|Publication number||US4221772 A|
|Application number||US 05/867,182|
|Publication date||Sep 9, 1980|
|Filing date||Jan 4, 1978|
|Priority date||Jan 12, 1977|
|Also published as||CA1088727A, CA1088727A1, DE2700940A1, DE2700940C2|
|Publication number||05867182, 867182, US 4221772 A, US 4221772A, US-A-4221772, US4221772 A, US4221772A|
|Inventors||Edith Eisenmenger, Gerhard Kuhner, Lothar Rothbuhr, Hans Schafer|
|Original Assignee||Deutsche Gold- Und Silber-Scheideanstalt Vormals Roessler|
|Export Citation||BiBTeX, EndNote, RefMan|
|Patent Citations (8), Referenced by (24), Classifications (21)|
|External Links: USPTO, USPTO Assignment, Espacenet|
______________________________________Primary particle size nm 35-120BET surface area m2 /g 10-50Iodine adsorption mg/g 10-55______________________________________
______________________________________Primary particle size nm 35-120BET surface area m2 /g 10-50Iodine adsorption mg/g 10-55Volatile/content % 2-8pH value 3-6Acidity ml n/10 acid 2-16 per 100 grams of carbon blackDBP number ml/100 grams 40-140______________________________________
______________________________________Primary particle size mm 35-120BET surface area m2 /g 10-50Iodine adsorption mg/g 10-55Volatile/content % 2-8pH value 3-6Acidity ml/10 acid 2-16 per 100 grams of carbon blackDBP number ml/100 grams 40-140"______________________________________
______________________________________Primary particle size nm 35-120BET surface area m2 /g 10- 50Iodine adsorption mg/g 10- 55______________________________________
______________________________________Primary particle size nm 35-120BET surface area m2 /g 10-50Iodine adsorption mg/g 10-55______________________________________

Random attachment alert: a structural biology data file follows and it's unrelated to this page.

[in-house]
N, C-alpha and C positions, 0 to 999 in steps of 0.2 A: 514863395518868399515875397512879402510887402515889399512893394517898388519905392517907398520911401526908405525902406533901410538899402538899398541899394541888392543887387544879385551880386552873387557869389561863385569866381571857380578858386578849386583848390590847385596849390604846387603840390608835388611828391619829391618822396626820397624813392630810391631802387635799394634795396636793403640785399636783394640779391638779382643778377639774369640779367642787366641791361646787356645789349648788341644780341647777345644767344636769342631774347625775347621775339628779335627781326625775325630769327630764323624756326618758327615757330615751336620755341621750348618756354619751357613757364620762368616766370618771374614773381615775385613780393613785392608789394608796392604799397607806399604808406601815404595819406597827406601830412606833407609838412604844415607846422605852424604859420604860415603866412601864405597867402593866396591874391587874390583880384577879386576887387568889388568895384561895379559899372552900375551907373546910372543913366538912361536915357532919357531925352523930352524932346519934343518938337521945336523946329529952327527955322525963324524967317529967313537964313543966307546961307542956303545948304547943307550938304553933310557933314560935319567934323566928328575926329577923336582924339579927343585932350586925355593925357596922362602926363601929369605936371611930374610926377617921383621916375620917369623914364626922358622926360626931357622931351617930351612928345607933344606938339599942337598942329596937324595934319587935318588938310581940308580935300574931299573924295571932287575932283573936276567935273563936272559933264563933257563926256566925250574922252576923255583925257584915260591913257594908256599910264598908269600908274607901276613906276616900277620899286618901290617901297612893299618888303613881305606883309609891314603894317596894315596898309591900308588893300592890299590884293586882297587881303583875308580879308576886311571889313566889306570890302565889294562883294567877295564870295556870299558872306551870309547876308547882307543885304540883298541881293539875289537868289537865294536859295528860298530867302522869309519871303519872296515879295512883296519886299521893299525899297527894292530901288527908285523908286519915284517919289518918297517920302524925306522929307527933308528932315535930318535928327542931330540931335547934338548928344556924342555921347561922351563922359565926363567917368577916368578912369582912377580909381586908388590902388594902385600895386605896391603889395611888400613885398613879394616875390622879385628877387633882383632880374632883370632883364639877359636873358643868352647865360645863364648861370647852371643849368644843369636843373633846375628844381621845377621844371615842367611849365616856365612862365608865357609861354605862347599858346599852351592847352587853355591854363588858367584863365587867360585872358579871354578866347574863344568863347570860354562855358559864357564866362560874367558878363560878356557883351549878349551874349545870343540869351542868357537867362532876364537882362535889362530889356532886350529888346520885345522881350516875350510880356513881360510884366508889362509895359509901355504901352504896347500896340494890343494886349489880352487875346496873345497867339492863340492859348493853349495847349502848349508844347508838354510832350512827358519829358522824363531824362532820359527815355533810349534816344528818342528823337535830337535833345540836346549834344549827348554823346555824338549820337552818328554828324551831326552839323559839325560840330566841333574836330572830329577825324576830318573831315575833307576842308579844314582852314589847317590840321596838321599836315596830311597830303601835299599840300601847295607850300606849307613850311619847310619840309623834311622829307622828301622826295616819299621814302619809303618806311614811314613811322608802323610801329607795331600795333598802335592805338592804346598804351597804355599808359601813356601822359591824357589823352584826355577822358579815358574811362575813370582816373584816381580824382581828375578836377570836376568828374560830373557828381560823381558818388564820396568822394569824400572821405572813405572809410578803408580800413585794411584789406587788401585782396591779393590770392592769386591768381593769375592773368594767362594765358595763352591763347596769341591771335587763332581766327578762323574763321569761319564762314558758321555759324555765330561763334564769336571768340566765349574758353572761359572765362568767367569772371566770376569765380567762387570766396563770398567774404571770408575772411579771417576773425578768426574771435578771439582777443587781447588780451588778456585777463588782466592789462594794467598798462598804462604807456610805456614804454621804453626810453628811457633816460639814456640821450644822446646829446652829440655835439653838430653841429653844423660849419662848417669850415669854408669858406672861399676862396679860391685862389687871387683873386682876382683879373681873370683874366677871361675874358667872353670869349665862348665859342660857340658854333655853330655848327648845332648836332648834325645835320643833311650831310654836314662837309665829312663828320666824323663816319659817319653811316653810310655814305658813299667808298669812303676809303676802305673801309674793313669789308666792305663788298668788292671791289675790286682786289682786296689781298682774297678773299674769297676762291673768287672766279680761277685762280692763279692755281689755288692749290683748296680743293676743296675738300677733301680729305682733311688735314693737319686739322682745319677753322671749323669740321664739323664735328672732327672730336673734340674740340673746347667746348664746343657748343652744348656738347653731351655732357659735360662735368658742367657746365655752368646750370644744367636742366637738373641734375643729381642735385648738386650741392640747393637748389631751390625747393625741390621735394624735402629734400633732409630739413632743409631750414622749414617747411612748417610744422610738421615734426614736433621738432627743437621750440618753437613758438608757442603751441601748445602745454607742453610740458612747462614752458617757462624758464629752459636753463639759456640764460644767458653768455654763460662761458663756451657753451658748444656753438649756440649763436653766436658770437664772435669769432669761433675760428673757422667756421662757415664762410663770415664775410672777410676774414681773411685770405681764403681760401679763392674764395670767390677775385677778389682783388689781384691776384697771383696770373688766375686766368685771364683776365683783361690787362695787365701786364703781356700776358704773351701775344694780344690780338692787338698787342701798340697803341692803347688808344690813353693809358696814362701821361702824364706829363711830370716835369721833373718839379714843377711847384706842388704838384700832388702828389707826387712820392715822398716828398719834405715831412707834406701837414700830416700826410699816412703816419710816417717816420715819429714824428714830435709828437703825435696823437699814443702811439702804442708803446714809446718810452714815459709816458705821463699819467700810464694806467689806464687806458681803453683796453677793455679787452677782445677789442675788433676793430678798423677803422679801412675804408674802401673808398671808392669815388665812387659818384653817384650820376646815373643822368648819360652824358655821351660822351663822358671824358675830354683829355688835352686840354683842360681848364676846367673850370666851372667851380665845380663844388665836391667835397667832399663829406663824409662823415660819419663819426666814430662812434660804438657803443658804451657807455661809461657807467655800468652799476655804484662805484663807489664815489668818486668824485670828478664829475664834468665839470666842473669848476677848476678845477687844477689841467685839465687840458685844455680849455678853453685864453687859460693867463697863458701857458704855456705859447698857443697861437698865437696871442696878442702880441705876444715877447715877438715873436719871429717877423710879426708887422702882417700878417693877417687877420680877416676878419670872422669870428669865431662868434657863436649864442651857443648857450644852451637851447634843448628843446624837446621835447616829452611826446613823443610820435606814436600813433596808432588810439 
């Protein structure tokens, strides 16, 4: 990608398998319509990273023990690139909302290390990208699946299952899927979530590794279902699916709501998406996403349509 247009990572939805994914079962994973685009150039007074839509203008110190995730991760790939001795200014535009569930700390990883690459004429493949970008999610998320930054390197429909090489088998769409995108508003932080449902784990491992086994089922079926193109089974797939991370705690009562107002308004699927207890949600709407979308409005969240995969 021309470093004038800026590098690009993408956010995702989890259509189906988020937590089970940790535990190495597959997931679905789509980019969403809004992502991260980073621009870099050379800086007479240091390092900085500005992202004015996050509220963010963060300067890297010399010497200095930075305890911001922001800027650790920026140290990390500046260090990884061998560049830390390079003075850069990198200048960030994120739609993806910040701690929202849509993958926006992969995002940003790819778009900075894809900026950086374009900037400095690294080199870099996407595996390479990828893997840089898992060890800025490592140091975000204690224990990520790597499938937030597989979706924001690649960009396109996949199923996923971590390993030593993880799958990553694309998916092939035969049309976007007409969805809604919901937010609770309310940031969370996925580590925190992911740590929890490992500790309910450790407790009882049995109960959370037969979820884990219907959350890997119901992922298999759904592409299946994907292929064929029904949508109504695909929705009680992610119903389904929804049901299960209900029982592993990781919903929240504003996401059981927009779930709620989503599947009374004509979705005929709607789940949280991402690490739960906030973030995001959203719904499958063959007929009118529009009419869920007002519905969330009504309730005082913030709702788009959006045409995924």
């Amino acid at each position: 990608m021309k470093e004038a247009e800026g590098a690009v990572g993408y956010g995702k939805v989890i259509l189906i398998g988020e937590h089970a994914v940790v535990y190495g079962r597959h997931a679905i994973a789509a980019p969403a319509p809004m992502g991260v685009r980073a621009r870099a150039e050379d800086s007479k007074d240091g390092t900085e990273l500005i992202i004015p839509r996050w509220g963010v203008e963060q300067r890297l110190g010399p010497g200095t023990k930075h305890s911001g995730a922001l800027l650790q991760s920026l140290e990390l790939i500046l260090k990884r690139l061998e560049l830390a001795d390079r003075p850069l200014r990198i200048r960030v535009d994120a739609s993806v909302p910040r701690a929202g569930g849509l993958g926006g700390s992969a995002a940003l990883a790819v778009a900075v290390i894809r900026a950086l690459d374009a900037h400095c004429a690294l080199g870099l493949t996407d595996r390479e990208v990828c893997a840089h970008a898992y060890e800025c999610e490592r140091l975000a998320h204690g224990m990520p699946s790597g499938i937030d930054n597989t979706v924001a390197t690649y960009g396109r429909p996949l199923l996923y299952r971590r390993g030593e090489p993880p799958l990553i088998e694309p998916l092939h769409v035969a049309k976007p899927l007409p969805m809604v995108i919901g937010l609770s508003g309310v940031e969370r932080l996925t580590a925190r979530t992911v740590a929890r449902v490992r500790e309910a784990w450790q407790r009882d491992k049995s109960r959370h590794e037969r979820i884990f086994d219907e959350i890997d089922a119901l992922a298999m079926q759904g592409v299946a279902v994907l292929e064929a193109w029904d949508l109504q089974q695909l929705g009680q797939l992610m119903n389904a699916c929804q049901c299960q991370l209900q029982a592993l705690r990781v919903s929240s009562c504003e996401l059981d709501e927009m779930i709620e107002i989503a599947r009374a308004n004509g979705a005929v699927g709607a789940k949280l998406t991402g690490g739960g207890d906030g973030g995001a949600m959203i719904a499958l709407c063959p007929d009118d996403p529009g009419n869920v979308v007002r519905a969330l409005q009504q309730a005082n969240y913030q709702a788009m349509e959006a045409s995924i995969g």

Lacquers and enamels are added today to the greatest extent to protect different surfaces, to improve the appearance and to fulfill specific color psychological and physical-industrial functions, e.g., as warning colors, electrically conducting, IR-reflecting and sunlight absorbing coatings.
By the term enamels there is understood solutions, suspensions or dispersions of polymers or polymer forming materials treated with pigments, e.g., with carbon black in which there occurs forming the lacquer film by physically drying, i.e., by evaporation of the solvent or forming a film on the surface of objects to be coated by oxidation or reaction.
Important binders for the different lacquer systems are for example alkyd resins, melamine resins (e.g., melamine-formaldehyde resins), polyol-polyisocyanate (polyurethanes), polyacrylate resins, epoxide resins, chlorinated rubber, etc.
Depending on the intended area of use, different specific requirements are placed on the appearance and the resistance of the coatings. The binder and the color imparting pigments must be correct for the requirements placed thereon. In only a few cases are individual pigments added for coloration, e.g., for black coatings carbon black, for white coatings titanium dioxide, however, predominantly there are added mixtures of pigments in order to produce the desired color tones which are infinitely numerous.
For the production of black lacquers for many years there has been approved carbon black. This black pigment in contrast to all competitive products has the advantage of high depth of color and very good light stability. Deep black lacquers are produced today with specially adjusted high value color blacks which have the following physical-chemical characteristics:
______________________________________Primary particle sizedetermined electron-microscopically nm 10-25BET surface area m2 /g 100-800Volatile content % 5-20pH value 3-5______________________________________
Typical members of this class are, for example, the color blacks FW 1®, FW 200®, FW 2®, S 170®, S 160®, Spezialschwarz 5® and Spezialschwarz 4® of DEGUSSA.
Besides their use for the production of black full tone paints carbon black is of great significance as a partial tone pigment. Carbon black finds use not only for gray shades in various steps of lightness and nuances but also in establishing the gray value of multi-color tones. For this use, however, there are considerable difficulties with the precedingly mentioned carbon blacks. Because of the finely divided state of these carbon blacks there are produced, e.g., with mixing with white pigments only brownish color tones.